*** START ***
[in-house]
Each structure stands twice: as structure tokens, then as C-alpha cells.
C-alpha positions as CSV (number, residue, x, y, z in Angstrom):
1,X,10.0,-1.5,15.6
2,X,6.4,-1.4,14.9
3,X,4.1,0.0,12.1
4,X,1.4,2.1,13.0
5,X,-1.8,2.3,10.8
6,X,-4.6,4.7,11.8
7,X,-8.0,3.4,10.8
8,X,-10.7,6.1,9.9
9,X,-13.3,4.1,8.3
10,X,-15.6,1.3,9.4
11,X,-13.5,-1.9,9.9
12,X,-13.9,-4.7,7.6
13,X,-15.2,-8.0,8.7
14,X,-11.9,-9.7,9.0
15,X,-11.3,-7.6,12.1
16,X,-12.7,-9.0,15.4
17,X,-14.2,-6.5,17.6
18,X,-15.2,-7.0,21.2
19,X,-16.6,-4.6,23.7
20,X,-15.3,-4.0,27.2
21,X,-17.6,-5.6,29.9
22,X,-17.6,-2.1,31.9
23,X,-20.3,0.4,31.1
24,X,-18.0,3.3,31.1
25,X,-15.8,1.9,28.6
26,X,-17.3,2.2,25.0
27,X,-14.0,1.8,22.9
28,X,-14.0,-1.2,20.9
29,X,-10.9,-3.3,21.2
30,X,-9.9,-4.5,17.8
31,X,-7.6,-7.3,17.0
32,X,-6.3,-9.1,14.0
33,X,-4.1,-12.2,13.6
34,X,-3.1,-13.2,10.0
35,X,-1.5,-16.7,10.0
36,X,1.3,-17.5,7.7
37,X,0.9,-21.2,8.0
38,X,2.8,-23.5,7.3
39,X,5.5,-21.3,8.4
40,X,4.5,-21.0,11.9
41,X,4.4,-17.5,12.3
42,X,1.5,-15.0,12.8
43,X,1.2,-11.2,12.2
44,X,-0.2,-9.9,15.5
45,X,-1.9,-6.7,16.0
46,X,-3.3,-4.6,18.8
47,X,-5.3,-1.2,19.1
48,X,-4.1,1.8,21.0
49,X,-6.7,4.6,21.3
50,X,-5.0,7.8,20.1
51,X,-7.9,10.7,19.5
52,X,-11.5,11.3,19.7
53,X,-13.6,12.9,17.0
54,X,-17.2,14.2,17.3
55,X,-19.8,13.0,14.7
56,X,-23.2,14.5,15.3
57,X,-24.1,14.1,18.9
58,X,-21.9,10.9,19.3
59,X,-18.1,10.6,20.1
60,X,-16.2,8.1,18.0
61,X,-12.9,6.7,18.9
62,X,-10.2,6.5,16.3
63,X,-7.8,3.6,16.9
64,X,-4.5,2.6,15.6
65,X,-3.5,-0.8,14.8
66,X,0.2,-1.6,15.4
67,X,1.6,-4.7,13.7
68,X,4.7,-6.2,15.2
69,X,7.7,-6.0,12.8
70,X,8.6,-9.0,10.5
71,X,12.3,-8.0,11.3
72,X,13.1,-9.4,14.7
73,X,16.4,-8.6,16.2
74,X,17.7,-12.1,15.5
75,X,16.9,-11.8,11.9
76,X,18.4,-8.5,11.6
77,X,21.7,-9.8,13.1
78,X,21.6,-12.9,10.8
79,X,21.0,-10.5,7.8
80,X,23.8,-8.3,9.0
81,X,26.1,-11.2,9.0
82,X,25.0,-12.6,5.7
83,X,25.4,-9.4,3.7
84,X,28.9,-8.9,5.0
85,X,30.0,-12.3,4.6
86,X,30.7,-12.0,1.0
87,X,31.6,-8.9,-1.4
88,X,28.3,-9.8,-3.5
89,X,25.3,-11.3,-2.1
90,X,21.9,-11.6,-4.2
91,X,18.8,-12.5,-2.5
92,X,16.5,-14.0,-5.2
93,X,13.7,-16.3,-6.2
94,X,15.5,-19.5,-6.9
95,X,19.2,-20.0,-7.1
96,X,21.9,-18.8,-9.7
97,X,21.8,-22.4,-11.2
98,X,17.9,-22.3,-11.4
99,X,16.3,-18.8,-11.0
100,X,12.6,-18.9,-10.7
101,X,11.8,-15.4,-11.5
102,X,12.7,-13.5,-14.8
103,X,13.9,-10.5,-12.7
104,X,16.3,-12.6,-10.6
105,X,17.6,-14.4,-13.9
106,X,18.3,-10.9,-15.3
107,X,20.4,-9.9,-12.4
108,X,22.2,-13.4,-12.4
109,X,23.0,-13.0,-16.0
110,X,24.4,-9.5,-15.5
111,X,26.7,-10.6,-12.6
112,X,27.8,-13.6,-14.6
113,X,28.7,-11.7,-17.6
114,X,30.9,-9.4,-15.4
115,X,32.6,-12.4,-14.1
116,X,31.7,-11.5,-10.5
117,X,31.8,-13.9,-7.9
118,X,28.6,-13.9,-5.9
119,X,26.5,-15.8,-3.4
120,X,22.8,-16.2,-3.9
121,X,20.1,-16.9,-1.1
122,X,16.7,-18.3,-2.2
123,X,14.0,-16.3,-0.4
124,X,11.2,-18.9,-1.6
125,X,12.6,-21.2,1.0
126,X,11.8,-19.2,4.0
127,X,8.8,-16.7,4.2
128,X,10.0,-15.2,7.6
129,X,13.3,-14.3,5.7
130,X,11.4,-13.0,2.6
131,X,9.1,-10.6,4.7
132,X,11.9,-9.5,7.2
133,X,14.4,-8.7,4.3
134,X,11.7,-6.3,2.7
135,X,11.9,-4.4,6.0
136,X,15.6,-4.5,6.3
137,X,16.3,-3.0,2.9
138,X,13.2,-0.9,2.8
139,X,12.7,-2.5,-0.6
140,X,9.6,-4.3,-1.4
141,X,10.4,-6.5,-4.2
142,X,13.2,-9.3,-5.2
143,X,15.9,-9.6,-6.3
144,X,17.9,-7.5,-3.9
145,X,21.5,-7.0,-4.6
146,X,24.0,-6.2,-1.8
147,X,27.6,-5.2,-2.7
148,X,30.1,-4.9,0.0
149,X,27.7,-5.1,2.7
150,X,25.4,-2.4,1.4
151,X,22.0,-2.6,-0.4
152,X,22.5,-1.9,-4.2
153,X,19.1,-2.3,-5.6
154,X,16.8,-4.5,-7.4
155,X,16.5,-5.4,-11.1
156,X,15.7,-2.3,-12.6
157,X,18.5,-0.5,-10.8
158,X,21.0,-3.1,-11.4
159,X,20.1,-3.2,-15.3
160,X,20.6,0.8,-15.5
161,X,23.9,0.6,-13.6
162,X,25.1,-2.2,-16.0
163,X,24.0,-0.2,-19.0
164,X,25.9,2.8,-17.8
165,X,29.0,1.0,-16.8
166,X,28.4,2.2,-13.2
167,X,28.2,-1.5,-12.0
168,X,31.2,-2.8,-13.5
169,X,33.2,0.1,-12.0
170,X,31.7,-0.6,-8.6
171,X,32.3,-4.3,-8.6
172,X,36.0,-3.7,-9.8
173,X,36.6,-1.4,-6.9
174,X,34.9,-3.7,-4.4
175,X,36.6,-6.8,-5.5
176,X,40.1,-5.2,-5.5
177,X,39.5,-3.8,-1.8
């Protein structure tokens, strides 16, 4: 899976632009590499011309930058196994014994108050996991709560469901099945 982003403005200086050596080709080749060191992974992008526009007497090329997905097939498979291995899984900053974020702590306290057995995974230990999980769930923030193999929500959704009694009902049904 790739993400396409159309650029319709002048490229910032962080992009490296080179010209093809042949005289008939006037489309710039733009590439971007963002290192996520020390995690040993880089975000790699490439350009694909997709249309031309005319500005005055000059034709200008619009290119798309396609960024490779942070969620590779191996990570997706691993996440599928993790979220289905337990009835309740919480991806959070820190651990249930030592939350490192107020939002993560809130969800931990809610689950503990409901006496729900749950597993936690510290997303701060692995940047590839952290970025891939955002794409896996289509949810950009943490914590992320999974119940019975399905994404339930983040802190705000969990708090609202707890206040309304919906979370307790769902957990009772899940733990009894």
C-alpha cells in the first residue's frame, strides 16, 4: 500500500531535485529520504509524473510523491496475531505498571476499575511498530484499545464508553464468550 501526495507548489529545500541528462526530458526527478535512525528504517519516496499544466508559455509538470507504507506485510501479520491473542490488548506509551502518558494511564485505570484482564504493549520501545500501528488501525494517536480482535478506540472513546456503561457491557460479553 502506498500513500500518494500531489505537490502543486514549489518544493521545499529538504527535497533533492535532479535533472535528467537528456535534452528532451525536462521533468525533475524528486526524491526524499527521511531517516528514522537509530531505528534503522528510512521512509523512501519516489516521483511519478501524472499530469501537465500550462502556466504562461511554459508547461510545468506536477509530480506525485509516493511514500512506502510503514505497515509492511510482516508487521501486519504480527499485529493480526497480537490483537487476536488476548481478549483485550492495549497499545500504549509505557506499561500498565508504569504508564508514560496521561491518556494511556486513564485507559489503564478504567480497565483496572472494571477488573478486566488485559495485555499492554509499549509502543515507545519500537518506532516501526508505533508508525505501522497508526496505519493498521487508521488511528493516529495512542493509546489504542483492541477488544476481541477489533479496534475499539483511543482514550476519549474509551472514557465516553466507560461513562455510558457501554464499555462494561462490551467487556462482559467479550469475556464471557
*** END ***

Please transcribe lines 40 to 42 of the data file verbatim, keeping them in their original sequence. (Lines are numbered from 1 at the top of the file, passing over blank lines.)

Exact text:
37,X,0.9,-21.2,8.0
38,X,2.8,-23.5,7.3
39,X,5.5,-21.3,8.4